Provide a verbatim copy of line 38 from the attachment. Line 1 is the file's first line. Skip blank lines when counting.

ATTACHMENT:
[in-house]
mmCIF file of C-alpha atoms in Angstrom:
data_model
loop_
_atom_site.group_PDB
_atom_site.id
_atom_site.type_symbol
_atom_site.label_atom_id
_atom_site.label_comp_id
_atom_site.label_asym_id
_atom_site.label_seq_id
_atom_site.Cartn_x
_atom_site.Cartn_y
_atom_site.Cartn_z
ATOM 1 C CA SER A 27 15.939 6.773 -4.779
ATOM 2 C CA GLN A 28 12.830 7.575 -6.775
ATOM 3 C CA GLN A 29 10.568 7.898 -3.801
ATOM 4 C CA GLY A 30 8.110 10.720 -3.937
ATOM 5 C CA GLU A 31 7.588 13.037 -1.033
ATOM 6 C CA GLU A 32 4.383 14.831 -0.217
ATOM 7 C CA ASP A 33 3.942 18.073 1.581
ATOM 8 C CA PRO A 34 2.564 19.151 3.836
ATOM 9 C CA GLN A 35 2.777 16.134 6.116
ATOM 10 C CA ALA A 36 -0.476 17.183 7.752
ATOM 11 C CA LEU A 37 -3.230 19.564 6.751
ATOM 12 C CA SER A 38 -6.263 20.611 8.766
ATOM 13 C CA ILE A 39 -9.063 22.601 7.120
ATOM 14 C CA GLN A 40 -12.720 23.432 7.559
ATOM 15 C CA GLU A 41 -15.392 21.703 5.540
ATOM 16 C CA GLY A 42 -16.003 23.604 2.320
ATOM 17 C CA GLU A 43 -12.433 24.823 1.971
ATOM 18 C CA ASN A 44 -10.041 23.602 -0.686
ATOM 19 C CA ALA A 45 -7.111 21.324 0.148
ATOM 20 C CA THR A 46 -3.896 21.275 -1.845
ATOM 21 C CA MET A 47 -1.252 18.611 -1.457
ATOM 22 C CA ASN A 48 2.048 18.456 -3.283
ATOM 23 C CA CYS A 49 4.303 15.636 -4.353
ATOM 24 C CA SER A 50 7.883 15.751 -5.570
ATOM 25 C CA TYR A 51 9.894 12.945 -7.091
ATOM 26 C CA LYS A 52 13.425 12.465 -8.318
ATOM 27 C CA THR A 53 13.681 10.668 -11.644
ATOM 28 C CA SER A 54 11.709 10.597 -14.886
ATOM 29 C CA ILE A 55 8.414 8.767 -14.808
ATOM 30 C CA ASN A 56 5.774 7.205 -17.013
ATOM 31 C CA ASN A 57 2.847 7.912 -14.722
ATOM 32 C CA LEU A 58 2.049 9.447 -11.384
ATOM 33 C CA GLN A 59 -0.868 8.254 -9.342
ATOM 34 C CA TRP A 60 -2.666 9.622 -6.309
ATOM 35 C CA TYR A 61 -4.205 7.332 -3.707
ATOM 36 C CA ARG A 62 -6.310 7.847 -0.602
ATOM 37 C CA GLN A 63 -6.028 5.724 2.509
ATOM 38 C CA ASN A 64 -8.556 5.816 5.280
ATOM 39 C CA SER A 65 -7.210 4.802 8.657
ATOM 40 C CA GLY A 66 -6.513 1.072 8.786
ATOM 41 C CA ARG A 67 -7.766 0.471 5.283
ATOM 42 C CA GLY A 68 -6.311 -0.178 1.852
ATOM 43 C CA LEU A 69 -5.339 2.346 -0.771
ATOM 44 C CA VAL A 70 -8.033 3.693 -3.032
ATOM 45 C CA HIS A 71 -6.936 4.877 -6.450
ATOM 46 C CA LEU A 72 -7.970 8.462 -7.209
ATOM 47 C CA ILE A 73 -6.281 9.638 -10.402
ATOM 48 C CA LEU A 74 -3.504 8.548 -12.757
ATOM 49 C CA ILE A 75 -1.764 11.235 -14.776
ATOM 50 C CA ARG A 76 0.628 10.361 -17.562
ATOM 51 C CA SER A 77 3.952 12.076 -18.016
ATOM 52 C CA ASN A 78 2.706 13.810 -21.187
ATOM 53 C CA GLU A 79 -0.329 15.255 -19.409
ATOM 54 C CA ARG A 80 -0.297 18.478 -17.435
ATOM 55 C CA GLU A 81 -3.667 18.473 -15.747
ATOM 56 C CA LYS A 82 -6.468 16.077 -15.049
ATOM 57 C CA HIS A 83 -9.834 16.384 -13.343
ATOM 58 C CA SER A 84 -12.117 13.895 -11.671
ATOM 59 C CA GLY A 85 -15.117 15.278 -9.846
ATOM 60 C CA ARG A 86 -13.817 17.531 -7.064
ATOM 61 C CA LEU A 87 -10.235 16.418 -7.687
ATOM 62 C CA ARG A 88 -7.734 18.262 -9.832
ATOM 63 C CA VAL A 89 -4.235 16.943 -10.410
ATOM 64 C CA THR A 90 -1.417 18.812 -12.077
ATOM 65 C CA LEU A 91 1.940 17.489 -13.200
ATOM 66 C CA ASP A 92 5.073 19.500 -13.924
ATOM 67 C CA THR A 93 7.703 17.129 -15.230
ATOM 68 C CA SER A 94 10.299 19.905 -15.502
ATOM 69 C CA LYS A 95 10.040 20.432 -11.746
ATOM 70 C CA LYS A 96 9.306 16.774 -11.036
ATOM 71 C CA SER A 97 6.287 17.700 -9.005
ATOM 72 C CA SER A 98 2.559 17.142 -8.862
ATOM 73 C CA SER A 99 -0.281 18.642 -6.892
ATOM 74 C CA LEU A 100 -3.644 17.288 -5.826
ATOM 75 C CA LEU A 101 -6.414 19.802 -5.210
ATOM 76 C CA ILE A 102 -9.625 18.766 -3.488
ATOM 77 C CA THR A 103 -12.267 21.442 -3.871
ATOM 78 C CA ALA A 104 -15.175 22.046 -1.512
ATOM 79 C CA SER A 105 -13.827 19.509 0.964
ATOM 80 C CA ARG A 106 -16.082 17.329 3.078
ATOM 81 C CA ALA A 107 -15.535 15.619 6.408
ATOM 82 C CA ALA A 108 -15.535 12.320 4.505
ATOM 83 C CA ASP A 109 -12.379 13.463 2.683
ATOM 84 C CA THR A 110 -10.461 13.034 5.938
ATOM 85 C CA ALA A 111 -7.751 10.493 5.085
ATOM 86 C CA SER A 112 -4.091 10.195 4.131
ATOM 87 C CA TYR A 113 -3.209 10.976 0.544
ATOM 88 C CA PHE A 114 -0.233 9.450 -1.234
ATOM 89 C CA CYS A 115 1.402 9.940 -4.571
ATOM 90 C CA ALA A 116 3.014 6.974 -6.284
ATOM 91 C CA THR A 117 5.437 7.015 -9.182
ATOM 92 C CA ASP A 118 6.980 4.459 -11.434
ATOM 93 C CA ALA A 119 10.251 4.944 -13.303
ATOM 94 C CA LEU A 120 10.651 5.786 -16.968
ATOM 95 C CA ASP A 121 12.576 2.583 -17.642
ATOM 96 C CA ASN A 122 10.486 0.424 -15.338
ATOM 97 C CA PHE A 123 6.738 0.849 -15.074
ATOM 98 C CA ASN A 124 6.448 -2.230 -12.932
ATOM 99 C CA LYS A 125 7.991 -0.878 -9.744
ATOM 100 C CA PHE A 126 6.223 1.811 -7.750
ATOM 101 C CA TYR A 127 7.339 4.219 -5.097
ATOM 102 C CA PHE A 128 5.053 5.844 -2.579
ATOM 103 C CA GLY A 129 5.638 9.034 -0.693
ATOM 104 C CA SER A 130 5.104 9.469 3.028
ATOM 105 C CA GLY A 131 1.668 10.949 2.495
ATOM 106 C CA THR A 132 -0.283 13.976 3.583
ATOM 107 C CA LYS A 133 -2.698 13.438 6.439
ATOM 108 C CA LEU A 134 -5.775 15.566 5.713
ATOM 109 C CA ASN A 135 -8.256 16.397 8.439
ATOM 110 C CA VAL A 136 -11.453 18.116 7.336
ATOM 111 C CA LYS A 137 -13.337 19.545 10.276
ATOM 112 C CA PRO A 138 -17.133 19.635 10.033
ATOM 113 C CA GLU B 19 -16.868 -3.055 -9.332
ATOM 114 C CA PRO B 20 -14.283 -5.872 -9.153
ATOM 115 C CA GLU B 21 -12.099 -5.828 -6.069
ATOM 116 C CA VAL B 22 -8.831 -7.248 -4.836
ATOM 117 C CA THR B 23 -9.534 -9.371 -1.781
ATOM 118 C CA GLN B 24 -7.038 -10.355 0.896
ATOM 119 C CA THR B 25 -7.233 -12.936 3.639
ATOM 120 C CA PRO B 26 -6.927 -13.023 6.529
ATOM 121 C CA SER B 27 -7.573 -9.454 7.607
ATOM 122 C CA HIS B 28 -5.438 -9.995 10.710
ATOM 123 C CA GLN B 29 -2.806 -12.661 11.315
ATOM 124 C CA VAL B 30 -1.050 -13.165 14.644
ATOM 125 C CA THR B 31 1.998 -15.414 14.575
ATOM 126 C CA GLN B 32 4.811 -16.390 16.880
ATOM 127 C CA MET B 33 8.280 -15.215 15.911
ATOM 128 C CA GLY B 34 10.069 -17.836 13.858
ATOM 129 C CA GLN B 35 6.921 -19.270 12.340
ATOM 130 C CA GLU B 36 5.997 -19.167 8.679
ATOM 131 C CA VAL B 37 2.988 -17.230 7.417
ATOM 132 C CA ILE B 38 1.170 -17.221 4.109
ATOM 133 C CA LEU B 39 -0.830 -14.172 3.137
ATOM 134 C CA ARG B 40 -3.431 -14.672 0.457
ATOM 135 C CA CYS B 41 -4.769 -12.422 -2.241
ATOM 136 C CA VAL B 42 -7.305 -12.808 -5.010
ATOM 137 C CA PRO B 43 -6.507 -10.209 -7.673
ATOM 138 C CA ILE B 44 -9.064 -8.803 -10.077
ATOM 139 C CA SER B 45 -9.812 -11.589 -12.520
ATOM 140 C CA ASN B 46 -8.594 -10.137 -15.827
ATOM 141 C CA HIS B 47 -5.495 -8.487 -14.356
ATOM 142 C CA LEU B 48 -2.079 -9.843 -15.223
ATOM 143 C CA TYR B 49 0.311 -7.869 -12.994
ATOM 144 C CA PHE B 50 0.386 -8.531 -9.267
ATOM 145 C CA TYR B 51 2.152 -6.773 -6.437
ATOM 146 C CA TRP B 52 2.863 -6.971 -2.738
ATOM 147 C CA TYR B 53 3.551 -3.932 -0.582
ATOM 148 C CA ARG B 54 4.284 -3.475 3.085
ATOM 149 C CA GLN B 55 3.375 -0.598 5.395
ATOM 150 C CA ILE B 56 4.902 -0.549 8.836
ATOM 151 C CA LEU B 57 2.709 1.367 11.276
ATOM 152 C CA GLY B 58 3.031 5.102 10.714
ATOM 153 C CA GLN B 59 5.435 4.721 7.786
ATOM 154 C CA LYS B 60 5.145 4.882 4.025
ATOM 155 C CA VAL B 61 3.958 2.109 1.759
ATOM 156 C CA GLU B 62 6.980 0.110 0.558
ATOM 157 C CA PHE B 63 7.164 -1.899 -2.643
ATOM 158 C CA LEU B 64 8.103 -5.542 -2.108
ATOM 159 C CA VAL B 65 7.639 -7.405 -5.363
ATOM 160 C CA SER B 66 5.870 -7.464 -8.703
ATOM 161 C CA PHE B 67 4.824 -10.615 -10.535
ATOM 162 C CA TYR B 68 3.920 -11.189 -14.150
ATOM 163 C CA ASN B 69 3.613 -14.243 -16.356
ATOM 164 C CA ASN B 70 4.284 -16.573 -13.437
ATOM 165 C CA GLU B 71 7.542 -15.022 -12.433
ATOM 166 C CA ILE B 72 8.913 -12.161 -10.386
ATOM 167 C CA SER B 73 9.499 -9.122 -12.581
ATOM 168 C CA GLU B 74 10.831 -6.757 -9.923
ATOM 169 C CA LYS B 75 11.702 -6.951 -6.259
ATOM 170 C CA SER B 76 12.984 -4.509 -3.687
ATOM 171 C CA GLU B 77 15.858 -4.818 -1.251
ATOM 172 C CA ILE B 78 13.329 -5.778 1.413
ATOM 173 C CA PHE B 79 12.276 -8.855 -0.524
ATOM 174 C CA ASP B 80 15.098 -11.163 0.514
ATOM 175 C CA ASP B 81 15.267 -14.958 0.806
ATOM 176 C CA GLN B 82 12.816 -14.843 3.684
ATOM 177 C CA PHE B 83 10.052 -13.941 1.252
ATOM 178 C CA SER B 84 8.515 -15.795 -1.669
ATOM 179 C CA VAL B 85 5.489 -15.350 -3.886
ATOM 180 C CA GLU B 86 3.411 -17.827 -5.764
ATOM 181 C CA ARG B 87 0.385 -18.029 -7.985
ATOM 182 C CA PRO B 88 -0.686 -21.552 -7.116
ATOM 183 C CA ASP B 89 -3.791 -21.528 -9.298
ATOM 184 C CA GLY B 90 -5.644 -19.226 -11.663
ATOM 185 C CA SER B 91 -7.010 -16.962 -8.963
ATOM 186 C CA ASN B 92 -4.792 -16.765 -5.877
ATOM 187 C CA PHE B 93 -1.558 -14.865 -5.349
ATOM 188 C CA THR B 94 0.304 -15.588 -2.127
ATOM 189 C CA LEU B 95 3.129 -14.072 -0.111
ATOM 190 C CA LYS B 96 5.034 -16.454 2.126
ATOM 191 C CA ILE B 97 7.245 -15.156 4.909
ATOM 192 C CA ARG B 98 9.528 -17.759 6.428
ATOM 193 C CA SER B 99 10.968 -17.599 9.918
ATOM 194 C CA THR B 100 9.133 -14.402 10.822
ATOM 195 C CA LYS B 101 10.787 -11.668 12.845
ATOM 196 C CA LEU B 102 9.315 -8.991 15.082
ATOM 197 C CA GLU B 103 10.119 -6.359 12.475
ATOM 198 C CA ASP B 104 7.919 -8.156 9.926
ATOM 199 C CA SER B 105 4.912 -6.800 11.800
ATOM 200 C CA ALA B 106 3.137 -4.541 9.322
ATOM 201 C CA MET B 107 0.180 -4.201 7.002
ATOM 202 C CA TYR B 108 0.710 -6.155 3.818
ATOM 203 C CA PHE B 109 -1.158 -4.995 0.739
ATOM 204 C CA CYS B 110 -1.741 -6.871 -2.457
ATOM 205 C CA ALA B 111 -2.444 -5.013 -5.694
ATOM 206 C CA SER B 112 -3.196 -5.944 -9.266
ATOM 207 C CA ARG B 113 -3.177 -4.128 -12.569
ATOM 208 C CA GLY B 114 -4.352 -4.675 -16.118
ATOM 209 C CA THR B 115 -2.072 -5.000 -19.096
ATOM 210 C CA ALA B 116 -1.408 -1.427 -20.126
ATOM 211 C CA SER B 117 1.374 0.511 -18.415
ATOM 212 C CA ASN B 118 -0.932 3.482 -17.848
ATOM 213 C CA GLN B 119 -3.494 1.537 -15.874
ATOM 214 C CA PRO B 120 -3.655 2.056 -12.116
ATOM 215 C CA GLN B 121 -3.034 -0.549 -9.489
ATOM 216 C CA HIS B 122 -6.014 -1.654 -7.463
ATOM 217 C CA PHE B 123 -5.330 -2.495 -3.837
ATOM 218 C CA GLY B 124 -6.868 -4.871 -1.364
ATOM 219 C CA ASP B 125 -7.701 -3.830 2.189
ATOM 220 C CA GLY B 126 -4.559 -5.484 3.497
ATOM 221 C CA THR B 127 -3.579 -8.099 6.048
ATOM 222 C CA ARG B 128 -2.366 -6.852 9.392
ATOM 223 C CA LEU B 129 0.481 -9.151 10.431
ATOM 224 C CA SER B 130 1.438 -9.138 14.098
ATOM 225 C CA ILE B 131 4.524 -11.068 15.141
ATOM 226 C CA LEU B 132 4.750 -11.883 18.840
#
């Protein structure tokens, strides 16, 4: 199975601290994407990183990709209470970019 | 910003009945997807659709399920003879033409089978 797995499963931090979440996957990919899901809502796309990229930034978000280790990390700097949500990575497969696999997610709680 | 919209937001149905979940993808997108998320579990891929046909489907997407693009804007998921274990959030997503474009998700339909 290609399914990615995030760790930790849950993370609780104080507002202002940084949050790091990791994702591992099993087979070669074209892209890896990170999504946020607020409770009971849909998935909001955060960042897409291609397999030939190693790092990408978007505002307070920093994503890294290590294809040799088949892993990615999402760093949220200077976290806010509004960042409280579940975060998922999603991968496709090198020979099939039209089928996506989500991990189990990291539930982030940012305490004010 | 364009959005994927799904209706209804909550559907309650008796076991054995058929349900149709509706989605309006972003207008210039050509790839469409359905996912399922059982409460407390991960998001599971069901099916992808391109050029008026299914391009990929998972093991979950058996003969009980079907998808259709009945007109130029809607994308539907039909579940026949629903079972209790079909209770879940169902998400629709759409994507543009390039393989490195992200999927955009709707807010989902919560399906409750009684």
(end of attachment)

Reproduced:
ATOM 24 C CA SER A 50 7.883 15.751 -5.570